Gov. Neil Abercrombie and the state Department of Health have launched a new teen-focused multi-media campaign to combat obesity. The campaign is part of a comprehensive set of interventions being implemented by the DOH to address obesity prevention.
Students, legislators, media and obesity prevention advocates were provided a preview of many of the television, radio, print and movie theater ads that will run statewide.
The campaign runs through May to reach youth ages 12-18. The campaign will also utilize social media outlets to reach the target audience.
“It is essential that these messages resonate, starting with Hawaii’s teens, so we enlisted their help in creatively developing how they will be presented,” Abercrombie said. “This campaign represents an ideal nexus of state government working with local students to ensure that public information messages intended for teens are effective and impactful.”
The campaign’s TV, radio and print ads were produced with the help of Hawaii middle and high school students. After initial focus group testing with teens to determine the concept, 10th graders from Island Pacific Academy acted as youth advisers for the campaign, advising DOH staff on the look and feel of the logos and print ads.
In addition, the theater ads were entirely student-produced videos submitted by Aikahi Elementary, Aliamanu Middle, and Waianae High Schools, which were finalists in the 2012 Olelo Youth XChange video competition.
“The campaign counters the attractive promotion of unhealthy foods and drinks that are popular with our teens,”said Health Director Loretta Fuddy. “Our goal is to begin the conversation with our youth on how marketing influences their over-consumption. We have found that Hawaii teenagers have a great deal of purchasing power, so it’s important that they are made aware of how their decisions are swayed.”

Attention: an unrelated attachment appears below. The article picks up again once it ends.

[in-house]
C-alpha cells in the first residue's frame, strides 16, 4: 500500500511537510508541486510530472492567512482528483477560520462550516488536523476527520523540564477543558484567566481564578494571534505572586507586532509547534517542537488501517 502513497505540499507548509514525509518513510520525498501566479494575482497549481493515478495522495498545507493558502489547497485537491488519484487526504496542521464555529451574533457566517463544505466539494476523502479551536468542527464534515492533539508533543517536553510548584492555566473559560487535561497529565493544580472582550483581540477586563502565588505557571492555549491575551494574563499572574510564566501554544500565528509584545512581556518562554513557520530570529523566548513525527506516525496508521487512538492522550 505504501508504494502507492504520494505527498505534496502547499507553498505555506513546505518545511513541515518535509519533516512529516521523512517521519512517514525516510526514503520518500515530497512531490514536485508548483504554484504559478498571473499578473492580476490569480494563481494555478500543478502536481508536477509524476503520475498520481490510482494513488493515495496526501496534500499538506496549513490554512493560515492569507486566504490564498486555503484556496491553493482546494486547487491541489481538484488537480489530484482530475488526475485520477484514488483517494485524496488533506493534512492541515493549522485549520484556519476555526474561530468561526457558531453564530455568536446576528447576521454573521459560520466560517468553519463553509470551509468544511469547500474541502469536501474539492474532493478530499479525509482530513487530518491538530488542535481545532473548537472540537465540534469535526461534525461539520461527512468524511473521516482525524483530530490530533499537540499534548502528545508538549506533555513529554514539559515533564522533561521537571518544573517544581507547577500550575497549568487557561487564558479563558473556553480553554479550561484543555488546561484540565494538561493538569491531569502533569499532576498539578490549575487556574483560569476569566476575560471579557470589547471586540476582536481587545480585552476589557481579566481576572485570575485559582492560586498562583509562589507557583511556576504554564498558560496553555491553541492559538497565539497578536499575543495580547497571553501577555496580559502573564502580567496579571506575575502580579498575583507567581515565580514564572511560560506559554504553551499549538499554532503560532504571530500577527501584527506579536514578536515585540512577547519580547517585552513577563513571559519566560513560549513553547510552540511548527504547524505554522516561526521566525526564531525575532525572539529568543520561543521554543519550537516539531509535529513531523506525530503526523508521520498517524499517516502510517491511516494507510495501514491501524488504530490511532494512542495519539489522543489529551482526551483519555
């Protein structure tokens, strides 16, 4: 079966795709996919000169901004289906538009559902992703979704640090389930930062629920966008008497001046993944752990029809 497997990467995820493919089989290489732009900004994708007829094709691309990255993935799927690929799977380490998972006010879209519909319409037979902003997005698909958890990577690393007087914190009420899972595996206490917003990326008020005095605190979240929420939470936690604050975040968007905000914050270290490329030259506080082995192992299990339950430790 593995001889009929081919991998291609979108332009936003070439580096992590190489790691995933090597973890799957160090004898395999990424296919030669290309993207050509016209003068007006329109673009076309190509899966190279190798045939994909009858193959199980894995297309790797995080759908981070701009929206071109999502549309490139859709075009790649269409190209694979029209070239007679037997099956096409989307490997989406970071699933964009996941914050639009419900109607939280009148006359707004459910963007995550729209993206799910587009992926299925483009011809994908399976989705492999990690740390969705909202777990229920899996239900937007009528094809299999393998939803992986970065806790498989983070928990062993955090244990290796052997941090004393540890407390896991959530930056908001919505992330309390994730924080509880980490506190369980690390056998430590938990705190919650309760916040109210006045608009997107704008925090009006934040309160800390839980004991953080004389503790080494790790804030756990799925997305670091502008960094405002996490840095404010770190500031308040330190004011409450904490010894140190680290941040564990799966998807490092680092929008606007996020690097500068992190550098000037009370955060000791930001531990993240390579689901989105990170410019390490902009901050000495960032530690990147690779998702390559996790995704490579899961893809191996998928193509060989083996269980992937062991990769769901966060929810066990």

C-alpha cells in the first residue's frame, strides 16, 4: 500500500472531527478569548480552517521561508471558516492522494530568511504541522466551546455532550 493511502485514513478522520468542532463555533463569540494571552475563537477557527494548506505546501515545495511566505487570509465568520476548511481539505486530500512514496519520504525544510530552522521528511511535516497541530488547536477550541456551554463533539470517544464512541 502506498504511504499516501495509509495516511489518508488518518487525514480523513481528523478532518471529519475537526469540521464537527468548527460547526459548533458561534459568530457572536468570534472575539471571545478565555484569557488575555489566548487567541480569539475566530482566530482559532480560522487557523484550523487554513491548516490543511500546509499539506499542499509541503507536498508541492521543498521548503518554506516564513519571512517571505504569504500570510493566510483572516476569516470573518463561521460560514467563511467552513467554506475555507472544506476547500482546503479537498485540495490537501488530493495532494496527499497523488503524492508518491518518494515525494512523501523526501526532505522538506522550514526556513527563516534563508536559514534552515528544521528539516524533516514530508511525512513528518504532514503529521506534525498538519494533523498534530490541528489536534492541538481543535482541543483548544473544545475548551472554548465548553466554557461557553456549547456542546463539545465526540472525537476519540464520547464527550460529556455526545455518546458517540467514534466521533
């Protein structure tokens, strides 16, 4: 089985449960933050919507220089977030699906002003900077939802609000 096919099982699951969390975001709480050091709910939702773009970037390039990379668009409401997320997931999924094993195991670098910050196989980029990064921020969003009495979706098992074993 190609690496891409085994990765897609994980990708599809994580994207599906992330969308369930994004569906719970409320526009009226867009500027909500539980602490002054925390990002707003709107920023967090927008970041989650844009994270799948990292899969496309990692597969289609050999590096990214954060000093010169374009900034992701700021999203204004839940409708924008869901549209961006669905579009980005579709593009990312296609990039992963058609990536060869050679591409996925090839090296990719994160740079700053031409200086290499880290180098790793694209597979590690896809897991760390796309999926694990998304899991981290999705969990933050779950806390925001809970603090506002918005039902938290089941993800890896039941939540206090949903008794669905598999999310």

Consumption of some unhealthy items, such as sugary drinks, is highest in the teen population, with nearly all teens (93 percent) reporting consumption within the past week. One-half (48 percent) reported consuming of at least one sugar-sweetened beverage per day.
A 2012 survey of more than 600 Hawaii teenagers also found that 63 percent of teens have more than $11 each week to spend any way they want to; over one-half of these had more than $20 of disposable income each week.
While 27 percent of high school students are currently overweight and obese, the figure is much higher among adults at 57 percent –more than one of every two adults.
“With overweight and obesity rates more than double between high school and adulthood, it is important to address the issue with teens while they’re young and before they grow into adults,” Fuddy said.
Marketing messages around healthy eating and active living is a nationally recognized strategy to address obesity, and it is a fundamental part of the Hawaii State Physical Activity and Nutrition Plan.
The state’s media campaign is integral to a comprehensive effort to reduce obesity and the chronic disease in Hawaii. The theater, television, radio, and print ads are funded with Tobacco Settlement funds.
View the campaign’s TV and theater ads: